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Cybersecurity defence essentials: Must-know strategies for businesses | #hacking | #cybersecurity | #infosec | #comptia | #pentest | #ransomware

The cybersecurity landscape is always changing, posing an increasing number of complex threats to businesses. George Symons, Vice President of Strategy for Cloud, Infrastructure, and Security at Persistent Systems, discusses the most prevalent and developing cyber threats that organisations face today. Symons points to the shift from conventional forms of threats such as malware and phishing schemes to sophisticated assaults propelled by artificial intelligence, machine learning, and deepfakes. Symons states that in order to mitigate the effects of these sophisticated threats, businesses must implement comprehensive cybersecurity strategies that include continuous surveillance, AI-powered threat detection, and resilience.


What are the most prevalent and emerging cyberthreats that businesses deal with these days, and how have they evolved?

The cybersecurity landscape has increased in complexity in recent years with the rise of emerging technologies like cloud computing, the Internet of Things (IoT), artificial intelligence, and 5G networks. A couple of years ago, businesses primarily dealt with traditional threats like malware, DDoS attacks, and phishing scams. However, now they face a wide array of advanced attacks by cybercriminals leveraging AI, machine learning, and deepfakes. This includes ransomware strains that maliciously utilise AI to rapidly spread while evading detection, compelling deepfake media for social engineering and corporate espionage, and automated password cracking. To combat these evolved threats, businesses can no longer rely solely on legacy security measures. They require a multi-layered cybersecurity strategy incorporating AI-driven threat detection, advanced encryption, continuous monitoring, robust access controls, security awareness training, proactive threat hunting, and incident response planning. Protecting networks, endpoints, data, and user identities is crucial as threat actors develop more sophisticated attack methods.

In what ways can organisations utilise threat intelligence to proactively detect and address cyber threats? 

While threat intelligence can empower proactive defence, it requires a holistic, platform-driven approach to be truly effective. Beyond integrating contextual intelligence sources, enterprises must weave intelligence into security orchestration across people, processes, and technology stacks. This enables timely security control updates, targeted vulnerability management, and cultivating security-aware cultures—vital for combating stealthy social engineering campaigns. In addition, threat intelligence can be utilised by leveraging Generative AI to capture different public and private feeds that track risks and attacks, helping organisations determine which risks they are prepared for and which ones they need to focus on closing. Contextual intelligence combined with automated response capabilities underpins resilience.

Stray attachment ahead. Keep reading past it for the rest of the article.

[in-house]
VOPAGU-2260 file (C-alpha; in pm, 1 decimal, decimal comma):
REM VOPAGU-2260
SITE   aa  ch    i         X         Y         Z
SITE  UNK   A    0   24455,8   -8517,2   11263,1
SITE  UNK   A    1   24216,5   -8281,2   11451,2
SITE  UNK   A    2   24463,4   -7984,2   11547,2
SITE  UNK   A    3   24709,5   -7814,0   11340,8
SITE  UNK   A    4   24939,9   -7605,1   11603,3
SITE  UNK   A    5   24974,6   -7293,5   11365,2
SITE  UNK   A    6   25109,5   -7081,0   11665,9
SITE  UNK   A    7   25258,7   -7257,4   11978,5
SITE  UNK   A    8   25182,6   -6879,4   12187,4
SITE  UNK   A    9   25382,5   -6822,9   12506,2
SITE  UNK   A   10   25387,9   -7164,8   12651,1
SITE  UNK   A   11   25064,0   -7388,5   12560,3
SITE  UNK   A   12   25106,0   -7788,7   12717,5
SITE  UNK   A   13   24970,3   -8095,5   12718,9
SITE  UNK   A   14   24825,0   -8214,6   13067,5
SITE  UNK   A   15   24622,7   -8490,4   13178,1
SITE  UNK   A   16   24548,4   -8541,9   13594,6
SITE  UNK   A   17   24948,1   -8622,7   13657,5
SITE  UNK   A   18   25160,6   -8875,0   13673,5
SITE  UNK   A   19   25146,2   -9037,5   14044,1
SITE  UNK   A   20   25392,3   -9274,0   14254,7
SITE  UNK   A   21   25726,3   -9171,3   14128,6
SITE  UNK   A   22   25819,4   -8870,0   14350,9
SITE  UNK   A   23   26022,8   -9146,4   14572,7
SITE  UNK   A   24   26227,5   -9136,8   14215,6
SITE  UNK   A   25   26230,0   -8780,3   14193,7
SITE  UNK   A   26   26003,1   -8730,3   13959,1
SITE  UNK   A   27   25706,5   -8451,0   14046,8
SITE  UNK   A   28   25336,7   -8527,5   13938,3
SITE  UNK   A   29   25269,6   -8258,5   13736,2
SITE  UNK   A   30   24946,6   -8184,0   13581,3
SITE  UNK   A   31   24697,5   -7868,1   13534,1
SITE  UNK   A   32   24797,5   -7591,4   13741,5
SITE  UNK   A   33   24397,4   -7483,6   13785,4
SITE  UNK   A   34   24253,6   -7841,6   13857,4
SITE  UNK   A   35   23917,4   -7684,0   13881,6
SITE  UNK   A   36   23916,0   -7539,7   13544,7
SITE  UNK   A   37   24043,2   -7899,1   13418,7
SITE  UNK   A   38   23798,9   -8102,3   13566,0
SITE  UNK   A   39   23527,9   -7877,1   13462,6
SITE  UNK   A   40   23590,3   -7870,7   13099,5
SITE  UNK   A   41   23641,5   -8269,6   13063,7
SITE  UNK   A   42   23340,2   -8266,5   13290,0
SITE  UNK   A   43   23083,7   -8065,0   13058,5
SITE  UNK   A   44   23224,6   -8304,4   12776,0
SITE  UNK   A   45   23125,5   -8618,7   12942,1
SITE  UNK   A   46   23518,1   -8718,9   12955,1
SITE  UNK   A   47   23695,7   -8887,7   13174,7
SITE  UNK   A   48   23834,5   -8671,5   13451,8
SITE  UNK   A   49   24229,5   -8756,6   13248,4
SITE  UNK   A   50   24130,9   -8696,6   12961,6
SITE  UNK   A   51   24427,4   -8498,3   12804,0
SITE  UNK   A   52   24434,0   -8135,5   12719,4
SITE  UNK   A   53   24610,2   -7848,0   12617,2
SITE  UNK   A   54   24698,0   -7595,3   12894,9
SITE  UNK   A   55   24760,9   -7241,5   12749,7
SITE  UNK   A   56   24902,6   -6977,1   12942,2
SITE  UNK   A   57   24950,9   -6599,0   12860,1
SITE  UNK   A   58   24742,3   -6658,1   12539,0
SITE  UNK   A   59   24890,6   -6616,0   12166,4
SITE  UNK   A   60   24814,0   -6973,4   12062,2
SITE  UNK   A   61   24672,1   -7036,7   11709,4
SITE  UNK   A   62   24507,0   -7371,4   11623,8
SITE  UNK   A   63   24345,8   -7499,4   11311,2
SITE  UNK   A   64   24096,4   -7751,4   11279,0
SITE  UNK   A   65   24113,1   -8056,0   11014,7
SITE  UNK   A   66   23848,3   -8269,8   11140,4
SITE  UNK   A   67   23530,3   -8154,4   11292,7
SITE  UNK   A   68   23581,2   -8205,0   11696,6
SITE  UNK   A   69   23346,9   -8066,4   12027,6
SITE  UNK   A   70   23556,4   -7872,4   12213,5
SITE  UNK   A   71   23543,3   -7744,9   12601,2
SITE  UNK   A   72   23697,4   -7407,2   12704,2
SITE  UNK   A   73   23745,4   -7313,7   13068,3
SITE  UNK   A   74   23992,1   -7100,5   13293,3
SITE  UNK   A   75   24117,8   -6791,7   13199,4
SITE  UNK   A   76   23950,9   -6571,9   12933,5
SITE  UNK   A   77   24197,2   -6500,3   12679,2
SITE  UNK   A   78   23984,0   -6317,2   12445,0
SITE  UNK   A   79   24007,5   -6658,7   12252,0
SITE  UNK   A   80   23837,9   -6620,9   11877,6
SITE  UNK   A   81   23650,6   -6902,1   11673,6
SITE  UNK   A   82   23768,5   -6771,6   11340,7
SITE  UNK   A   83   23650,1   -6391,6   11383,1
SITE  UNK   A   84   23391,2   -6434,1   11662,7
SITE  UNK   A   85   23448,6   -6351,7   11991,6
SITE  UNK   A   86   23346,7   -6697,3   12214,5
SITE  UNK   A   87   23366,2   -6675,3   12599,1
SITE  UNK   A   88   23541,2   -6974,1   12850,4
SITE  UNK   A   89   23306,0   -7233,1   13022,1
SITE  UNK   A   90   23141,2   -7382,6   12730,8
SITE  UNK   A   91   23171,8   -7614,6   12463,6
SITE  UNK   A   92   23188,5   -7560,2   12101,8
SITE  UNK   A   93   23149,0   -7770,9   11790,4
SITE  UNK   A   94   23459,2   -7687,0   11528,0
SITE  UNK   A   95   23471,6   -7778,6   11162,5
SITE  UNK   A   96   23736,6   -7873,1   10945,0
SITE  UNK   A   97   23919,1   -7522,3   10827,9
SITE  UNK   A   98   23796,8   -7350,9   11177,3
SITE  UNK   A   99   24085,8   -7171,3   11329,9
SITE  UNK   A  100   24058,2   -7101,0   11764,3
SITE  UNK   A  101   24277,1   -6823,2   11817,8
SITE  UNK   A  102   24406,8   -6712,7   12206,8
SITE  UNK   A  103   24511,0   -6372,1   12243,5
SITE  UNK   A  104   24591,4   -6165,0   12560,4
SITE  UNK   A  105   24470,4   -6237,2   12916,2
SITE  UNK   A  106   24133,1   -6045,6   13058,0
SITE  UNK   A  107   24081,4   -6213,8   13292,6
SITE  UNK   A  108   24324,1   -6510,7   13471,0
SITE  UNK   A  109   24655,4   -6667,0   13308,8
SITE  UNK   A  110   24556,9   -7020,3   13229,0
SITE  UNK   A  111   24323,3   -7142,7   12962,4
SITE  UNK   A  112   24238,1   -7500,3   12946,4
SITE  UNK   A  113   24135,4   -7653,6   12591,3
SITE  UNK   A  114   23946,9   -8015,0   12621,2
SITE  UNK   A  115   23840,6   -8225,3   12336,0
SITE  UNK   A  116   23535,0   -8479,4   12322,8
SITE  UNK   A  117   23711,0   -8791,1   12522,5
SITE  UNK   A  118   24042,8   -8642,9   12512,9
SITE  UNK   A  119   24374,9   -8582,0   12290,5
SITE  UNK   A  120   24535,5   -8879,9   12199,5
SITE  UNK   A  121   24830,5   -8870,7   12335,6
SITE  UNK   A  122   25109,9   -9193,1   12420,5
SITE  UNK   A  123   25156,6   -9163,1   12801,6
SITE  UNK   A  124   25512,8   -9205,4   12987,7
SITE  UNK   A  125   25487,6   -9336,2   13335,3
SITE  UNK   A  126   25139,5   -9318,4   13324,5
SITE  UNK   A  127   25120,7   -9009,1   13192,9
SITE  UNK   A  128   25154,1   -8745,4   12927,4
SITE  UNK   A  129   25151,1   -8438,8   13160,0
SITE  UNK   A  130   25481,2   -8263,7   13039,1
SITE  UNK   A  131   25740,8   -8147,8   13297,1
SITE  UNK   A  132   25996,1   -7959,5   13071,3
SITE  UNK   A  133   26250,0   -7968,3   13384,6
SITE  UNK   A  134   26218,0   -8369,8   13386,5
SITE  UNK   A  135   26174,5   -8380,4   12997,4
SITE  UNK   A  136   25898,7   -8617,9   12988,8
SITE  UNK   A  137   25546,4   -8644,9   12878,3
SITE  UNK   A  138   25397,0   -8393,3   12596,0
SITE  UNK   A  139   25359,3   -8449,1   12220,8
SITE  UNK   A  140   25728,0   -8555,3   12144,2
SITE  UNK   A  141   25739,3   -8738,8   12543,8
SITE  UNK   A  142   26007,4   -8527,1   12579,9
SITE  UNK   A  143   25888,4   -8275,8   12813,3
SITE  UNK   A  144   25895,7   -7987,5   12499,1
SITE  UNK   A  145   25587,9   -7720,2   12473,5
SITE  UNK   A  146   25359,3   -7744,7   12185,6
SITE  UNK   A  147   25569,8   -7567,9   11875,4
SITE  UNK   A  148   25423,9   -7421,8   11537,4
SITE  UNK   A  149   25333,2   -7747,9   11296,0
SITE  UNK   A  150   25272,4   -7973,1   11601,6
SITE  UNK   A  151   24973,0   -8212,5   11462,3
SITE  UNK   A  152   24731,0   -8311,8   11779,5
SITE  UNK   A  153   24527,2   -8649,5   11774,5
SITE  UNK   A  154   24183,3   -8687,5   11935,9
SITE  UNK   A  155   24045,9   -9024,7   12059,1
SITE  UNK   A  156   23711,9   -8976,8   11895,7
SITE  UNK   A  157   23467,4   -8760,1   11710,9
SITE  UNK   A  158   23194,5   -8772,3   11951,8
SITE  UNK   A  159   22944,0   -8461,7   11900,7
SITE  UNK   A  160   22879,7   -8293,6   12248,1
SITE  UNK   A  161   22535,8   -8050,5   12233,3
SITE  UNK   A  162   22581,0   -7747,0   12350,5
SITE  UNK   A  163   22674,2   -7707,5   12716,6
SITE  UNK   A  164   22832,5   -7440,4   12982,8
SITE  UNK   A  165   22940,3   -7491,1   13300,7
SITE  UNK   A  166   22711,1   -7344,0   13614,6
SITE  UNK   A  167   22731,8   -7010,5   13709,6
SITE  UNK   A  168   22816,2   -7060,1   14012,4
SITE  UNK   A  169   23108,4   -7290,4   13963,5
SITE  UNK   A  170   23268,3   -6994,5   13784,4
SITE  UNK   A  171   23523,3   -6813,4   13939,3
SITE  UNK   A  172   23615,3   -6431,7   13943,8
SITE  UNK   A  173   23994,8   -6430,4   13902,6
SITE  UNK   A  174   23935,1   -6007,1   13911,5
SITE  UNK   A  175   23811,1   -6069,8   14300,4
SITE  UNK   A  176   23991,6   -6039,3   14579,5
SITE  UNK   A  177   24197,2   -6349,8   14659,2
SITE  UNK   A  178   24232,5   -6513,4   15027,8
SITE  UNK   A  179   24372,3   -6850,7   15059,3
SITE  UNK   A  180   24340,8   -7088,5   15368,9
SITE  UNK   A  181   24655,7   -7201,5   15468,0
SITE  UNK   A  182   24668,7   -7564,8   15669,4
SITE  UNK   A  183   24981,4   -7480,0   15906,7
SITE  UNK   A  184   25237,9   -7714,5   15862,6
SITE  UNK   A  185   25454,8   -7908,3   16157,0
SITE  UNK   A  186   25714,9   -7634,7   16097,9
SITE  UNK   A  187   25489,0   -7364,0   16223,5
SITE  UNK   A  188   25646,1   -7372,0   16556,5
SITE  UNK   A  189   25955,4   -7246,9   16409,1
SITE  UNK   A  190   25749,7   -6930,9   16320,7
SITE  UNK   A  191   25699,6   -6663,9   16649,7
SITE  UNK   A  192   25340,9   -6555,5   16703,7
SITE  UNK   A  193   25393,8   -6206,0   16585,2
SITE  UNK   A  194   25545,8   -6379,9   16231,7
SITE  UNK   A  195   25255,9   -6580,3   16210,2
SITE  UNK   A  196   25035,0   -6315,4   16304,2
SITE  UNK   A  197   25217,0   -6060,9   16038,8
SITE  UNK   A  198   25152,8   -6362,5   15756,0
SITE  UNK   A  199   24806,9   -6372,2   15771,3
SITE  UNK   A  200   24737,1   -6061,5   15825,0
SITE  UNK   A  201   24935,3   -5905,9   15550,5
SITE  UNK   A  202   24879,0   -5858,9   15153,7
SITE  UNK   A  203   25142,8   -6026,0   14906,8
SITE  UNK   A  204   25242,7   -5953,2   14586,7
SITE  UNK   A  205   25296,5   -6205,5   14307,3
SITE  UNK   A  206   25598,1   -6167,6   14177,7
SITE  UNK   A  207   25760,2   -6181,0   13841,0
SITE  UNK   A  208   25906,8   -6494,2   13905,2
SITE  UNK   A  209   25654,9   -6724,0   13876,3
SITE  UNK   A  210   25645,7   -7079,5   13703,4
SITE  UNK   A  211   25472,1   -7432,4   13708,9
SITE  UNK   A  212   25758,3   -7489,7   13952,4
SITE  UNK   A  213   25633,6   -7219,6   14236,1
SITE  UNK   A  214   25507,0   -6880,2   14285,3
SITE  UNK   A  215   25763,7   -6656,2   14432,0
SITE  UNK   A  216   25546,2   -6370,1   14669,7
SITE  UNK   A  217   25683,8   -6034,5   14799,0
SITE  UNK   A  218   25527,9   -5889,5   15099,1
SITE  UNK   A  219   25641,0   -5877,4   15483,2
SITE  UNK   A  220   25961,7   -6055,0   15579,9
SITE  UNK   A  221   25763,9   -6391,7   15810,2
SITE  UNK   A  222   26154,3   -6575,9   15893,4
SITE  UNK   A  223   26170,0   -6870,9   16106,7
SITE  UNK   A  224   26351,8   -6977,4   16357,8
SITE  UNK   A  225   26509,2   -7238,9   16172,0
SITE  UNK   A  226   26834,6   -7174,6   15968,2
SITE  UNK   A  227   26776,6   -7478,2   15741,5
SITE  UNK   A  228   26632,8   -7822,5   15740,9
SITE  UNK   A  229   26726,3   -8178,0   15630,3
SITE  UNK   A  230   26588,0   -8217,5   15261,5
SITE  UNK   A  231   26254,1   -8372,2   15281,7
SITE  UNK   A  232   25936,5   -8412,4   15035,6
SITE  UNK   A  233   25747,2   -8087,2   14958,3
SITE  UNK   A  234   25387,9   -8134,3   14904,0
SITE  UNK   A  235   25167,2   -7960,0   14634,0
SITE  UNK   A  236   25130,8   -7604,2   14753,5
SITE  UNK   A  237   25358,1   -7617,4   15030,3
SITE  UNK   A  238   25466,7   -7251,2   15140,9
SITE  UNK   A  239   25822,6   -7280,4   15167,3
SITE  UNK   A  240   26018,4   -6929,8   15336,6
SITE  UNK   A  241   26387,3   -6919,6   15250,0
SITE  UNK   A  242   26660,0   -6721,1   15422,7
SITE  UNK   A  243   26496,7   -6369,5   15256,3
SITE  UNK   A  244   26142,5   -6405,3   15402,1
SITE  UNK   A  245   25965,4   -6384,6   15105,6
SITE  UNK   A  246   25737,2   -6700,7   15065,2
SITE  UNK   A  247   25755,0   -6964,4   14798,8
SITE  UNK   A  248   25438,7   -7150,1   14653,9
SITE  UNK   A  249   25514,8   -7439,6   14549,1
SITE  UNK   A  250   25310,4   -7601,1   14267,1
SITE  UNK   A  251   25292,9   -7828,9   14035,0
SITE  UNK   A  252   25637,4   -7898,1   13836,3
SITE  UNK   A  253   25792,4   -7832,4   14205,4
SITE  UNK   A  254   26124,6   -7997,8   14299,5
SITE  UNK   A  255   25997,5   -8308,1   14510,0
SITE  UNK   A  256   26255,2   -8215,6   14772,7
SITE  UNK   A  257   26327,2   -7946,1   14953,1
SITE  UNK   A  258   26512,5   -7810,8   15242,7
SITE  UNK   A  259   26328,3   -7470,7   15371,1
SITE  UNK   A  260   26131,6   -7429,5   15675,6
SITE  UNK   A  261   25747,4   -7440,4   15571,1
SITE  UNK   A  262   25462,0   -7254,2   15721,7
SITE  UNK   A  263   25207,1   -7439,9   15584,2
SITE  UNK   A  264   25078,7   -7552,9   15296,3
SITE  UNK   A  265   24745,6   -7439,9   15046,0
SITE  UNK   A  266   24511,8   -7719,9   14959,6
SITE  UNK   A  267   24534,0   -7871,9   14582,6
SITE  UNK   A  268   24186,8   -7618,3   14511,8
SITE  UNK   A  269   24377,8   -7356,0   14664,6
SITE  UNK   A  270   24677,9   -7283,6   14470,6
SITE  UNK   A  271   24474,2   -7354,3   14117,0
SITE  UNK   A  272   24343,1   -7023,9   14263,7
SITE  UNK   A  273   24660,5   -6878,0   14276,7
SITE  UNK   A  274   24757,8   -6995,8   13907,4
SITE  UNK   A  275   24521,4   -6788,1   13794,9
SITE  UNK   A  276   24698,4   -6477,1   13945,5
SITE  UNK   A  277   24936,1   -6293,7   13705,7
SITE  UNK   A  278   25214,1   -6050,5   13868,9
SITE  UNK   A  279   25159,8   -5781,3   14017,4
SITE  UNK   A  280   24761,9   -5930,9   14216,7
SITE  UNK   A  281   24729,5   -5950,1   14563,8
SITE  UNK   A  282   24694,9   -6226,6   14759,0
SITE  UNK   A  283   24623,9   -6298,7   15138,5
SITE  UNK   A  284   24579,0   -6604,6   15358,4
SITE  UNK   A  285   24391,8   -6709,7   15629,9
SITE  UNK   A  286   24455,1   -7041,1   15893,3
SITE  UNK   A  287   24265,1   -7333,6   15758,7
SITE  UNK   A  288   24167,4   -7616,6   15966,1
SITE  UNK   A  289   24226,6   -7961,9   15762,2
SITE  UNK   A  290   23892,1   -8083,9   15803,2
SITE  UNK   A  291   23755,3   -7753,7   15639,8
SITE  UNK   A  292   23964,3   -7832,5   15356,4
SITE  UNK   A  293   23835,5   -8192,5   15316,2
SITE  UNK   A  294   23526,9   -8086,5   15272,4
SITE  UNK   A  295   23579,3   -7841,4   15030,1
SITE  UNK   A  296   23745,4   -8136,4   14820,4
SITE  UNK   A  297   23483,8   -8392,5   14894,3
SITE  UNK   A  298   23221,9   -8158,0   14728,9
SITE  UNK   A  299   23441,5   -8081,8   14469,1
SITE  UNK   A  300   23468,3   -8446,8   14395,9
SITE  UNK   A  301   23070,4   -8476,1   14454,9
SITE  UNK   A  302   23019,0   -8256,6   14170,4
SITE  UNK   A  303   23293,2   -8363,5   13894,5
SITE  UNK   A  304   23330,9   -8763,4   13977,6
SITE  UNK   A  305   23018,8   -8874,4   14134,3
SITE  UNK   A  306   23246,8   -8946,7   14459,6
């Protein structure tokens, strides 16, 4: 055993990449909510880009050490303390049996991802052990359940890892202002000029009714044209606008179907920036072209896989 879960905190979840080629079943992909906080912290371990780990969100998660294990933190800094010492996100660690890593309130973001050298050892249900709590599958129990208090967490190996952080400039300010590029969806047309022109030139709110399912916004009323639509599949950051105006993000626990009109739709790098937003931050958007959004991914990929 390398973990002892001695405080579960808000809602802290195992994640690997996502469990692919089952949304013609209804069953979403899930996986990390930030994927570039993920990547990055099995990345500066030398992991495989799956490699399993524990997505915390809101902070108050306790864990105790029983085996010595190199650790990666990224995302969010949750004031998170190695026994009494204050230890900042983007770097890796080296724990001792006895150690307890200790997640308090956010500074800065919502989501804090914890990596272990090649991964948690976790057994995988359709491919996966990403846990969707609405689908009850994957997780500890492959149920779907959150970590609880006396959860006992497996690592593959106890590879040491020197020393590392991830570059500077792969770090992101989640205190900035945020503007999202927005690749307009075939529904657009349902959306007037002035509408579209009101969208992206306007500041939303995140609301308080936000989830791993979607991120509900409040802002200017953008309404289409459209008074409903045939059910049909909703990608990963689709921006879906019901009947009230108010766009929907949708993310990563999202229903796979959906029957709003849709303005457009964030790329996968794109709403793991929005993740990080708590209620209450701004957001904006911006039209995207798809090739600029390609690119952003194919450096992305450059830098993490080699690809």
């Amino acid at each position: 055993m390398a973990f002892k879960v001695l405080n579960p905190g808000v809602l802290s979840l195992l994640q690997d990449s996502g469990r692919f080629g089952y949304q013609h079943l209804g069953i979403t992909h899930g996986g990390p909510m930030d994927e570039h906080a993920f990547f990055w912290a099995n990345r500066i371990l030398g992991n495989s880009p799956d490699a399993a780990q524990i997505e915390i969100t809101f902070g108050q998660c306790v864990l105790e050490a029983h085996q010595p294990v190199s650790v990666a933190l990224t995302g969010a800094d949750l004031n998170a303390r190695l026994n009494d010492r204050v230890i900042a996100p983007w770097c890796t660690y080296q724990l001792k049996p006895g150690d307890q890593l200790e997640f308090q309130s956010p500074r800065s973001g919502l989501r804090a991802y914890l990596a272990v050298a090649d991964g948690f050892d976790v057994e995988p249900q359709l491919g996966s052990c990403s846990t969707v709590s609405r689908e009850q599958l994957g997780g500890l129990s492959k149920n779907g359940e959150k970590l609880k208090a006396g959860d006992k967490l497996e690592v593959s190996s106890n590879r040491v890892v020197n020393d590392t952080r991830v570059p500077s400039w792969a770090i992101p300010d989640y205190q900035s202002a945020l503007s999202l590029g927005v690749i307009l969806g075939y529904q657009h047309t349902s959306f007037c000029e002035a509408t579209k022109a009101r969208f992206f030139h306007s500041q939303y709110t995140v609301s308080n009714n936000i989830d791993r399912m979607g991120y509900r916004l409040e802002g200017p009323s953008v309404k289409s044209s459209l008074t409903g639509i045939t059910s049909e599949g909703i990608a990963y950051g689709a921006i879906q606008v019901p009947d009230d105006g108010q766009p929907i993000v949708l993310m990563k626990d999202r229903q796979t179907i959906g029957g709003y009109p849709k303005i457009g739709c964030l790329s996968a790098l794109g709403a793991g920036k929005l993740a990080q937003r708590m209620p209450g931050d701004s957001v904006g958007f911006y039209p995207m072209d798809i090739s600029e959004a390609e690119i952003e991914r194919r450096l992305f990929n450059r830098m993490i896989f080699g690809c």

With the increasing adoption of cloud services, what strategies are essential for ensuring robust cyber recovery and resilience in cloud environments?

Cloud security is a shared responsibility between the hyperscaler and the customer.  The customers must focus on robust cloud security posture management. This includes workload protection via cloud-native services, micro-segmentation, and encryption to mitigate lateral threats. However, resilience also necessitates stringent identity controls, privileged access governance, and systematic backup/recovery strategies aligned to business continuity needs. Regular drills evaluating incident response are key to validating recovery mechanisms.

How does the adoption of a zero-trust framework contribute to enhancing cyber resilience?

Zero trust enables cyber resilience by enforcing least-privilege access based on continuous verification of user and device trust for each application and piece of data. It protects critical assets through micro-segmenting environments, containing breach impact and thwarting threat propagation. Critically, zero trust drives a security-conscious culture—”never”trust, always”verify”—sharpening resilience by minimising the human attack vector.

In what ways can organisations improve their cybersecurity resilience through collaboration and information sharing with peers and stakeholders, and what role does this play across industries?

In the ongoing battle against escalating cyber threats, collaboration and information sharing play a vital role in improving cybersecurity resilience across and within industries. By actively participating in industry-specific information sharing and analysis centres (ISACs), government/public organisations, or other collaborative forums, organisations can access timely, actionable threat intelligence, best practices, and lessons learned from peers facing similar challenges. This collective knowledge empowers more informed risk assessments, strengthens incident response strategies, and drives the development of effective security controls tailored to the unique risks faced by specific sectors. Furthermore, cross-industry collaboration facilitates the sharing of resources, expertise, and innovative solutions, enabling organisations to stay ahead of evolving cyber threats collectively. Ultimately, this collaborative approach fosters a more resilient and secure ecosystem for all participants, as unified resilience through public-private partnerships and robust information-sharing mechanisms creates a formidable deterrent against threat actors.


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National Cyber Security